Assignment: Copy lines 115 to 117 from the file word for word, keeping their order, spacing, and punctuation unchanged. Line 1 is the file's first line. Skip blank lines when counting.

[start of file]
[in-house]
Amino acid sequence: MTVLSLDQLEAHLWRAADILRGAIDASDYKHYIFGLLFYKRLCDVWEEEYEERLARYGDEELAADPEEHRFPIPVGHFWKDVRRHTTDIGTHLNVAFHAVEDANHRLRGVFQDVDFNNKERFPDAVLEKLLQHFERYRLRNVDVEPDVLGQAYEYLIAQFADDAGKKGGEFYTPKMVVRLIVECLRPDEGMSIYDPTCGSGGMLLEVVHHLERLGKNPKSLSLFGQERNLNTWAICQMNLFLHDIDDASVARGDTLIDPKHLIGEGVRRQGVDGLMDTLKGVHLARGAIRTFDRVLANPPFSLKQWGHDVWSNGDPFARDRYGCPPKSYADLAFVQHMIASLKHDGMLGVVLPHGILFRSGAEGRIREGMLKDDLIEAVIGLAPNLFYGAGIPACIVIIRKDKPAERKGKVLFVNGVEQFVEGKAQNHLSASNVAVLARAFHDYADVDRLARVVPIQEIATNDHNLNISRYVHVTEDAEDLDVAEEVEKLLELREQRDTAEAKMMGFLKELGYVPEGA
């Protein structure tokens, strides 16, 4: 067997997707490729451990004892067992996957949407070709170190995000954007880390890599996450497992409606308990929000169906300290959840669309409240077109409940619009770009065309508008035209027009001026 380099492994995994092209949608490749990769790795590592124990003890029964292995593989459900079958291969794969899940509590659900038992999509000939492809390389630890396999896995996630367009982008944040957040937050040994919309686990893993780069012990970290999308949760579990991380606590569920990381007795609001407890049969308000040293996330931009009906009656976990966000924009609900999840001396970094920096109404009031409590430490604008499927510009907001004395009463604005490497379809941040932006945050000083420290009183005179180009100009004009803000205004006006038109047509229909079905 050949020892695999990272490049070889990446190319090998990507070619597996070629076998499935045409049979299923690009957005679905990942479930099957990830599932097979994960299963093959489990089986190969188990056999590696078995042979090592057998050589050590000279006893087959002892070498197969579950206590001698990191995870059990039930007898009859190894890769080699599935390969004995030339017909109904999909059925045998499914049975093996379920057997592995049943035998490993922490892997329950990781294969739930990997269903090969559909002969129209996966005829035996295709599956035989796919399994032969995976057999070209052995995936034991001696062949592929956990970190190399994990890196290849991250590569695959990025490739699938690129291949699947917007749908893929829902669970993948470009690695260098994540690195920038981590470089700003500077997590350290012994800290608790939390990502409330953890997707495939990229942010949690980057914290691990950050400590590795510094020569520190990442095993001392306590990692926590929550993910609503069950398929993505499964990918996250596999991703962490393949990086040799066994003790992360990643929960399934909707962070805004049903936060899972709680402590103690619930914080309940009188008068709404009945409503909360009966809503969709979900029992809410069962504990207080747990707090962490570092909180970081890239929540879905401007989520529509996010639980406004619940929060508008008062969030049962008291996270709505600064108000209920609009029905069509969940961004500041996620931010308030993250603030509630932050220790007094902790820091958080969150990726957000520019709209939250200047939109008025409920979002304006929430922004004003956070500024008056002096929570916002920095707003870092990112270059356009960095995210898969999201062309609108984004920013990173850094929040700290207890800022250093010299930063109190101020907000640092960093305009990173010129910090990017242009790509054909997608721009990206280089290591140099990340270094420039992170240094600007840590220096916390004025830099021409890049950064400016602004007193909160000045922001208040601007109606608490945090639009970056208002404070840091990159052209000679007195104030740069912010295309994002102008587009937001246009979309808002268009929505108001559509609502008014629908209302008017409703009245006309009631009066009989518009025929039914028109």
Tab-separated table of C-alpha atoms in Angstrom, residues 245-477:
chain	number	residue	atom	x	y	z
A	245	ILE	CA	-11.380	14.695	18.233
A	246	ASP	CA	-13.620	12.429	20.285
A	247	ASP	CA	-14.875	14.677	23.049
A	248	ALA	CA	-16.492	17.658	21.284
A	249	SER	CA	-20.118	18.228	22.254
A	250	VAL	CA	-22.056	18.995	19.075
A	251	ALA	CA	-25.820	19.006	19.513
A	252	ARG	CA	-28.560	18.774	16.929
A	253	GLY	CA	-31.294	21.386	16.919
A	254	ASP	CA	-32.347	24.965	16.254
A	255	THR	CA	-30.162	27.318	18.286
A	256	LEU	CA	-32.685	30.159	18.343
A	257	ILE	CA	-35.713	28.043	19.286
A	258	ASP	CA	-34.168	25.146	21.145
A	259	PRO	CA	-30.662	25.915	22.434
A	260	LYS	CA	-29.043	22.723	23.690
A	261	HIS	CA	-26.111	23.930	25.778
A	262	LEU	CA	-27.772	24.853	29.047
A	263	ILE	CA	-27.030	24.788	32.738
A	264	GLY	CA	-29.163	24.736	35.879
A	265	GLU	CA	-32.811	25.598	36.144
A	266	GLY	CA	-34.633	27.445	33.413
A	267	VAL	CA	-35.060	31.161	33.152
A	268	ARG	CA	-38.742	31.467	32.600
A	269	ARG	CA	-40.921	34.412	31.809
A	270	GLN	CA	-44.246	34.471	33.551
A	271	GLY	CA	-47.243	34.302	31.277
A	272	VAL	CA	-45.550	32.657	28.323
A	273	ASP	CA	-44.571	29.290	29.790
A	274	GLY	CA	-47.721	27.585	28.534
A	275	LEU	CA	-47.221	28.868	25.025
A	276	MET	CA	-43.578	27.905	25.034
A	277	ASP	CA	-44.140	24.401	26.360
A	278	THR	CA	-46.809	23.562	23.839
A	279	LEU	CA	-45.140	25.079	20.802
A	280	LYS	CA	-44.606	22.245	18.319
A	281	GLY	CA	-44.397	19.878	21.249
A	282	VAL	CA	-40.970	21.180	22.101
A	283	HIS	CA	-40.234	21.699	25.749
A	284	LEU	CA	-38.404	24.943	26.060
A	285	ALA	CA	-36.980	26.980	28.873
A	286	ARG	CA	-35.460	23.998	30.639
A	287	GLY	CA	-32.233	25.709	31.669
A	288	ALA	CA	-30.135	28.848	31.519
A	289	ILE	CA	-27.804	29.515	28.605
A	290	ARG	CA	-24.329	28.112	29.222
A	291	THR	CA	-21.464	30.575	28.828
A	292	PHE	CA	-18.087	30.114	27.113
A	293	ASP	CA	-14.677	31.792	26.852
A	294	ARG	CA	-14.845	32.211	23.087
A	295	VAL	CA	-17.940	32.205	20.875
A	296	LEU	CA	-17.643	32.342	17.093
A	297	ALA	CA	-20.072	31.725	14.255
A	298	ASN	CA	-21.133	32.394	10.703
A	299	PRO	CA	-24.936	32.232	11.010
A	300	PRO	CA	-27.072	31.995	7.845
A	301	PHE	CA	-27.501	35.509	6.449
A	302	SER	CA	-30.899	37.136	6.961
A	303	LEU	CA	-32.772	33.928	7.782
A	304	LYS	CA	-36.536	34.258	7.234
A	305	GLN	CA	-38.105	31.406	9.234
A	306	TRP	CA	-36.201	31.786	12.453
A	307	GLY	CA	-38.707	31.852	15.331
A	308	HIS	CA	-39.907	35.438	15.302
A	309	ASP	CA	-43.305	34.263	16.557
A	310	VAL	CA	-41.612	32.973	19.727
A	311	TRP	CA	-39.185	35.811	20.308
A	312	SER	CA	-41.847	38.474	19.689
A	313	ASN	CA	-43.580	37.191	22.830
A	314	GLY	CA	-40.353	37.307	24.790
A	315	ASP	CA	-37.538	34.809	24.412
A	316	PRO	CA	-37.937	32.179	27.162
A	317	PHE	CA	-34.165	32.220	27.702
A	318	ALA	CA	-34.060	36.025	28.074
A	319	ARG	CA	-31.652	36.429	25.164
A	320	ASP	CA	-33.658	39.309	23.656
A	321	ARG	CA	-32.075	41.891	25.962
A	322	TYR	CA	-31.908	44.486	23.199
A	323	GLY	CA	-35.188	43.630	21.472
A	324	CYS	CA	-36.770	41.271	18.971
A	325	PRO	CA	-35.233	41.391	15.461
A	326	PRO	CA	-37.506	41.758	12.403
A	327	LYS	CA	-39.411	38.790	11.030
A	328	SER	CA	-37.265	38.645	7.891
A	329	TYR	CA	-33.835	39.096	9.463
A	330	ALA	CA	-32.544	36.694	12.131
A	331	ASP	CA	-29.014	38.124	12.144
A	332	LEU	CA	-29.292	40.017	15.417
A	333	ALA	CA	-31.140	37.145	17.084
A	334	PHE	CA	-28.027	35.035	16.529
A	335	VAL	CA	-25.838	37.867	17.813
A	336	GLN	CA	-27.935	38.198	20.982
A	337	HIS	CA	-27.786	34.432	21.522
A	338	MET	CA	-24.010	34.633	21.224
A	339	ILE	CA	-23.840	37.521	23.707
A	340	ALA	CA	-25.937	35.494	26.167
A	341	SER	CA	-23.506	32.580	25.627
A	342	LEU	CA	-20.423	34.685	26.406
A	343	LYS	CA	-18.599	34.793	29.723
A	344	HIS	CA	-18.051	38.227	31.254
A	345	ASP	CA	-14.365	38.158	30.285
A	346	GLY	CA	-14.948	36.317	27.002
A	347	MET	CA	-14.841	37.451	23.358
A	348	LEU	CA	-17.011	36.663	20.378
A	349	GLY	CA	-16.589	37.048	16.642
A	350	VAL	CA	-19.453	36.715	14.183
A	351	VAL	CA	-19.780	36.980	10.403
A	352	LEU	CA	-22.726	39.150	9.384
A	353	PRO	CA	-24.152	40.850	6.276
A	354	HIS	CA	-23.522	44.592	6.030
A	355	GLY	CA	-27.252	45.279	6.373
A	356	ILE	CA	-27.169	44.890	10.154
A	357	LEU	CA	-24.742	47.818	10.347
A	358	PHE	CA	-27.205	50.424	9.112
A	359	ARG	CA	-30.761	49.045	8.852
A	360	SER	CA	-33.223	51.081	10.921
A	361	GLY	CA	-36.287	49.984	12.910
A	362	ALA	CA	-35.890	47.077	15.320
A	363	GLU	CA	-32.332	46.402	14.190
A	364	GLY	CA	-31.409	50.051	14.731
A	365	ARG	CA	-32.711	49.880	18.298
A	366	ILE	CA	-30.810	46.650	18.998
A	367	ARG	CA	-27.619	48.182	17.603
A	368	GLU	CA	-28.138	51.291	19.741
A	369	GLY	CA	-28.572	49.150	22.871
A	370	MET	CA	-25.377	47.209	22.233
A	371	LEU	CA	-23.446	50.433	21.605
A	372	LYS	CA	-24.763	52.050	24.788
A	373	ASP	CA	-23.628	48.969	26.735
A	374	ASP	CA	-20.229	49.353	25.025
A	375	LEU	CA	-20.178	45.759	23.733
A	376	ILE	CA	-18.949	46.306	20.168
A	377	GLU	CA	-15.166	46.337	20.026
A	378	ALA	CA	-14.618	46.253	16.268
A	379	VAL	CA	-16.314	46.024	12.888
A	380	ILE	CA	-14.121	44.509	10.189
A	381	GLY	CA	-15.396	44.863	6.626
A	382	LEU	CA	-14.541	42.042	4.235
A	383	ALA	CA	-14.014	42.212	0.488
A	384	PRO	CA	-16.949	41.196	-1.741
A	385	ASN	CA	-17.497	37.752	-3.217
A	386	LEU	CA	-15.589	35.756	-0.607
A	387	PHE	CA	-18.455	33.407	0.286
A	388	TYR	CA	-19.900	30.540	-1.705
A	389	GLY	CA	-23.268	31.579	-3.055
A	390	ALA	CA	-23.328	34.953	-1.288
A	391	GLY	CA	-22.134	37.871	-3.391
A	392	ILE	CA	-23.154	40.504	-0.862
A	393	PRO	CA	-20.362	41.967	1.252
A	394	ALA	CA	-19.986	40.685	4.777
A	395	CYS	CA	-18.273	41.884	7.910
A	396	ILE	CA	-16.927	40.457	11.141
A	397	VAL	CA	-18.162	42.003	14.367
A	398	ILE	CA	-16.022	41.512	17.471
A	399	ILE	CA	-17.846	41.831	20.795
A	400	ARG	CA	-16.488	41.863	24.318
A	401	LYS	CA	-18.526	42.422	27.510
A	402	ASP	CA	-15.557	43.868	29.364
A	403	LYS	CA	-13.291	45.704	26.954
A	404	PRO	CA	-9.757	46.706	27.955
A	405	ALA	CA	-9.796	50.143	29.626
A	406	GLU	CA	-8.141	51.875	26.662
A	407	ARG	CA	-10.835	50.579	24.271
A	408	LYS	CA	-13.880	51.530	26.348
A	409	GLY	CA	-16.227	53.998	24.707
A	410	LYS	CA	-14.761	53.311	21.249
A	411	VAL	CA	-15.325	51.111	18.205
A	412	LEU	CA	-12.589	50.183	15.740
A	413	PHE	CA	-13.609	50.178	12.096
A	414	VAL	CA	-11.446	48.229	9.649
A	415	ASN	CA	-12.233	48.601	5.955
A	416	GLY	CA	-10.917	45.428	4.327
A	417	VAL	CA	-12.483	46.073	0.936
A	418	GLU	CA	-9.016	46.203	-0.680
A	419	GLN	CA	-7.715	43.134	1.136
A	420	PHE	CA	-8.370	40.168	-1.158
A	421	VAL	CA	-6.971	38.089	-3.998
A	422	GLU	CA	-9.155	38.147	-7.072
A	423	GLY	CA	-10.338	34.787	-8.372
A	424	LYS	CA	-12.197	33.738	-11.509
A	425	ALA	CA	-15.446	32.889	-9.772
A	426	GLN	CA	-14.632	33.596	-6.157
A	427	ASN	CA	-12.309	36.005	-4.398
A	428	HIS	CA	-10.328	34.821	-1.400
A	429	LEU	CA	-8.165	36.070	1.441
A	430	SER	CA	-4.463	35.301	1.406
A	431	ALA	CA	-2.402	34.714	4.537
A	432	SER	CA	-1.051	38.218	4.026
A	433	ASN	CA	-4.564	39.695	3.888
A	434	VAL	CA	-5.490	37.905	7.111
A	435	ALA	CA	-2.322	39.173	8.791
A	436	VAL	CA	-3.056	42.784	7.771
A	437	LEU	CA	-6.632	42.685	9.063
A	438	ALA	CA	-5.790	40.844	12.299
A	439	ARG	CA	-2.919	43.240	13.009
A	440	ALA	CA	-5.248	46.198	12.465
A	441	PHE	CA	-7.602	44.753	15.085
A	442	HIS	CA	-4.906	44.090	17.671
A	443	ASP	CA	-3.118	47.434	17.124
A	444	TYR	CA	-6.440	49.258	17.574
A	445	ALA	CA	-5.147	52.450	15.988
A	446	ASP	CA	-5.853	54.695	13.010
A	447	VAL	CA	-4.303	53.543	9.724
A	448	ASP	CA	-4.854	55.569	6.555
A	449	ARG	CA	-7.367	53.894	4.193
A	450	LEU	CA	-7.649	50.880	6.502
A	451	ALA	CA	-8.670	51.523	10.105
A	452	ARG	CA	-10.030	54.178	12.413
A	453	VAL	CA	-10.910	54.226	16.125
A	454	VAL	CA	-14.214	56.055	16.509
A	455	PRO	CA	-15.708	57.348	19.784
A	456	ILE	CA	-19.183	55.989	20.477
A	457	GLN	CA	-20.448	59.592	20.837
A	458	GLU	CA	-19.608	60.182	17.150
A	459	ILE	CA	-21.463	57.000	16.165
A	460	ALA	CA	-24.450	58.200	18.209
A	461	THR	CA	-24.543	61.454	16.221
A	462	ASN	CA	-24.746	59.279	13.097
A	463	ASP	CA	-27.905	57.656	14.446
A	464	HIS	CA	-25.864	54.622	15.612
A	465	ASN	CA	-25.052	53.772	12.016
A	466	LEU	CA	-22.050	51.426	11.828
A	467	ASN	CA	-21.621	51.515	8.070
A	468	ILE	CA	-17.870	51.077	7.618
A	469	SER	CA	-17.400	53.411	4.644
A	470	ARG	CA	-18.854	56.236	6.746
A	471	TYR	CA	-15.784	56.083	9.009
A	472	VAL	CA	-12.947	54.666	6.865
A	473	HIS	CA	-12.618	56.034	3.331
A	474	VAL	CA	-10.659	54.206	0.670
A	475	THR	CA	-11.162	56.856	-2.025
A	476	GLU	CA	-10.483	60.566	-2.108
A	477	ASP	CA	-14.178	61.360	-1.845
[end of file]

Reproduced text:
A	354	HIS	CA	-23.522	44.592	6.030
A	355	GLY	CA	-27.252	45.279	6.373
A	356	ILE	CA	-27.169	44.890	10.154